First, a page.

The Minister for Ecological Transition in Spain, Teresa Ribera, has forecasted that Spain will return to receiving international tourism, in a safe way, by July of 2020, giving coastal regions like Costa Blanca and Costa del Sol a date to look forward to.
Although tourists are eager to enter Spain and tourist regions like Costa Blanca or Costa del Sol are eager to welcome them with open arms, the Spanish government worries that a premature opening of borders could be a massively “irresponsible” decision which could put the Spanish population at risk once again.
Ribera has sustained that Spain must be very “cautious about ensuring that visitors do not pose a risk or is at risk, because they should arrive at a safe destination, and at the same time we do not want this influx of tourism to pose a risk to the local population.” She contends that Spain is working on a “safe origin and destination” plan which should occur around July rather than June.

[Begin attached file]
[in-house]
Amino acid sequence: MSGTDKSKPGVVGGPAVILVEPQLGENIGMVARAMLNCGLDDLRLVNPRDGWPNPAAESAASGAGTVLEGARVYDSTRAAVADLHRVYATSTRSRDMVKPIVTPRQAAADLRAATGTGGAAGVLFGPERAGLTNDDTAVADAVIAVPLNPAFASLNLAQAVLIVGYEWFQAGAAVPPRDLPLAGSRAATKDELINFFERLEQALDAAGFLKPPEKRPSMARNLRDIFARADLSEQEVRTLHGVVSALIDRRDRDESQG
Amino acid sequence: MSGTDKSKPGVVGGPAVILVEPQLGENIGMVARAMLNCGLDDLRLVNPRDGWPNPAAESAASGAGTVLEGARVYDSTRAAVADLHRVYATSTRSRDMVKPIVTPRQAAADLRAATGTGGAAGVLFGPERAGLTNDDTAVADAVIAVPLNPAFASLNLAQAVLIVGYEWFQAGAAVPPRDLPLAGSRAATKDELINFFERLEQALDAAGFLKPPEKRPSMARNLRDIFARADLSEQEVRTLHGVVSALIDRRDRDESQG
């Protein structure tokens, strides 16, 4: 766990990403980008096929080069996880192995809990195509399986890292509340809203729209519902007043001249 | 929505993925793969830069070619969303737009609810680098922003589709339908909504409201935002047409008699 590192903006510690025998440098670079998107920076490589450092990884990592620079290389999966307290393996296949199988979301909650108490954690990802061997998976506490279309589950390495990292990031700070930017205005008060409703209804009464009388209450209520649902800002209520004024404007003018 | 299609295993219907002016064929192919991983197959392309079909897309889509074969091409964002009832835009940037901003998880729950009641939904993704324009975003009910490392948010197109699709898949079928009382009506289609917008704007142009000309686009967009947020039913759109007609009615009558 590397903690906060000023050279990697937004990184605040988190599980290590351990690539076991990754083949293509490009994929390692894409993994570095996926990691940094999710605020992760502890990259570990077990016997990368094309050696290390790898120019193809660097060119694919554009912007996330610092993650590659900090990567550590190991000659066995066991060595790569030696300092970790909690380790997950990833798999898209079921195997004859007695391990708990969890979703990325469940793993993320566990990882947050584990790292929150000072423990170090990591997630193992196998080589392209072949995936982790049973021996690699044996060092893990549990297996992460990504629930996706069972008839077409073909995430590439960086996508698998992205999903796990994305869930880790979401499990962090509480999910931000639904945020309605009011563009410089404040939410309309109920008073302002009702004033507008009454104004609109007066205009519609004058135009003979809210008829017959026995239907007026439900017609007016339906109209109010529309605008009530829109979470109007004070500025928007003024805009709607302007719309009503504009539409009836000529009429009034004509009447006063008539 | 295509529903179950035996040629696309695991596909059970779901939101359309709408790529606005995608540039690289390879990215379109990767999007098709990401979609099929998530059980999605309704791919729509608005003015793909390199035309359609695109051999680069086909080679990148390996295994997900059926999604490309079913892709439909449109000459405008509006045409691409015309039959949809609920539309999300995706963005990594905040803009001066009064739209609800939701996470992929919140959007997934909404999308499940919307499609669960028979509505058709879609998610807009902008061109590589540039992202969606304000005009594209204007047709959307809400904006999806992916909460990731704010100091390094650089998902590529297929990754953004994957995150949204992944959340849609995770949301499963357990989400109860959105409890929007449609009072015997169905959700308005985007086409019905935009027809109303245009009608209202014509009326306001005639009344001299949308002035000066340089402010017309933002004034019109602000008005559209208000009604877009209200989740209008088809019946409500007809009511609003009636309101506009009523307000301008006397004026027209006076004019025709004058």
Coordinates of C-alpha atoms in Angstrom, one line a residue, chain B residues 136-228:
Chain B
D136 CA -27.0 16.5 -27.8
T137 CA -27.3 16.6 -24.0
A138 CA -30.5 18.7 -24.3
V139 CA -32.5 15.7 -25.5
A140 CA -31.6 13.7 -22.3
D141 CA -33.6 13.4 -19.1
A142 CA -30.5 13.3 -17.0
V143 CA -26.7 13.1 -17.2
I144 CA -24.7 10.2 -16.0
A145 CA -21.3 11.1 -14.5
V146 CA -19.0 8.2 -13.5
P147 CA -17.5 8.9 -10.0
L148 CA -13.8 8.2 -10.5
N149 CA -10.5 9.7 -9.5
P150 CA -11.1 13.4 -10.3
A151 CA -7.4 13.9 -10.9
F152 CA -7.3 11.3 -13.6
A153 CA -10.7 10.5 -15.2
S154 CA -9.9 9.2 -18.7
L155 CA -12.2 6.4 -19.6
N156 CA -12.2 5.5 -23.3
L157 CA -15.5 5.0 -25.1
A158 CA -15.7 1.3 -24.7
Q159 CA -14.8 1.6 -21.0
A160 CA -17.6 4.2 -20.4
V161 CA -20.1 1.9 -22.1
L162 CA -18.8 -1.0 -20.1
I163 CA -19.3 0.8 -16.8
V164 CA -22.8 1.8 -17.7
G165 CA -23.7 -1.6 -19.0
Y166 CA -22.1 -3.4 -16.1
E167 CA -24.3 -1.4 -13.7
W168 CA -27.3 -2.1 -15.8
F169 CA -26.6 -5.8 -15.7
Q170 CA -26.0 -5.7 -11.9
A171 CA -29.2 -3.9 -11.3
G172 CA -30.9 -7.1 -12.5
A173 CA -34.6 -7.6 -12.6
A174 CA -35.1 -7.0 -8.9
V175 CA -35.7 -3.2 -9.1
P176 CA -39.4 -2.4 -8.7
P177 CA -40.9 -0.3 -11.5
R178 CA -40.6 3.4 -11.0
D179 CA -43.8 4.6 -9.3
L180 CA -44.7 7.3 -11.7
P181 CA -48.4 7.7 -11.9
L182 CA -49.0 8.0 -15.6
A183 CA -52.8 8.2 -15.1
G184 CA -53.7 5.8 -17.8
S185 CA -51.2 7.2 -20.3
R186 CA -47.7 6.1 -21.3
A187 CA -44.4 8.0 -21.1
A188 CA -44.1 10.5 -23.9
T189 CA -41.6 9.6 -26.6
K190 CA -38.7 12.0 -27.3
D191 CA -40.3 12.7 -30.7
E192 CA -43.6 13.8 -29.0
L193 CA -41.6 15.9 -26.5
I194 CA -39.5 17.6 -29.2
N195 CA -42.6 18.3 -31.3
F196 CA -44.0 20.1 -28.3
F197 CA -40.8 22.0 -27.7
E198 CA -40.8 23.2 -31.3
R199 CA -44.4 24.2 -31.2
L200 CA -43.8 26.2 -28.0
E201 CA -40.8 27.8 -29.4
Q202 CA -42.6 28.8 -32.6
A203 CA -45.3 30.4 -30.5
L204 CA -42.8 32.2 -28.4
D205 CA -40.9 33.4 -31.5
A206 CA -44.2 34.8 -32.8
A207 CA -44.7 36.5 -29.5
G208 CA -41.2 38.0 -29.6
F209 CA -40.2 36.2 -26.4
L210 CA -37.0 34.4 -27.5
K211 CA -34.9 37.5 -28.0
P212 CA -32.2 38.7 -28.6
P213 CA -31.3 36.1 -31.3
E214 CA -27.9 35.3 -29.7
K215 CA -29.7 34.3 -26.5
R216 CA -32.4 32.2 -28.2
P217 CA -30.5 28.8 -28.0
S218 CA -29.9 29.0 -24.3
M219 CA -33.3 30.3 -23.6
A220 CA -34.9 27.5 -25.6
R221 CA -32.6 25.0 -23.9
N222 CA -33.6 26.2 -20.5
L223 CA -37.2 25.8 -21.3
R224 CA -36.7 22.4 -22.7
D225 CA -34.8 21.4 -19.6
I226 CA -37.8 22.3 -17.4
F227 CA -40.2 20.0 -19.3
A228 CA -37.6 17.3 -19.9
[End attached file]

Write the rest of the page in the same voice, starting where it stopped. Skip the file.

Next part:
The biggest challenge that Spain currently faces alongside the arrival of international tourism is “accompanied by the rest of the de-escalation process” which is slowly but surely coming along.
She also stresses that the recurring outbreaks that have been witnessed in other Asian countries, such as South Korea, Singapore and China have all been “associated with the importation” of cases from abroad.
This is the last thing Ribera wants to happen in Spain. Although the progression of the epidemic in areas like the Canary Islands, Andalucia or the Balearic Islands are very favourable and offer a sense of security when there is no inter-provincial movement, the same security might not be felt the day after tomorrow whenever tourists re-enter.
Ribera warns that “massively opening” borders could “incur an irresponsibility” which we cannot risk after working so hard to save lives and being disciplined in our quarantine.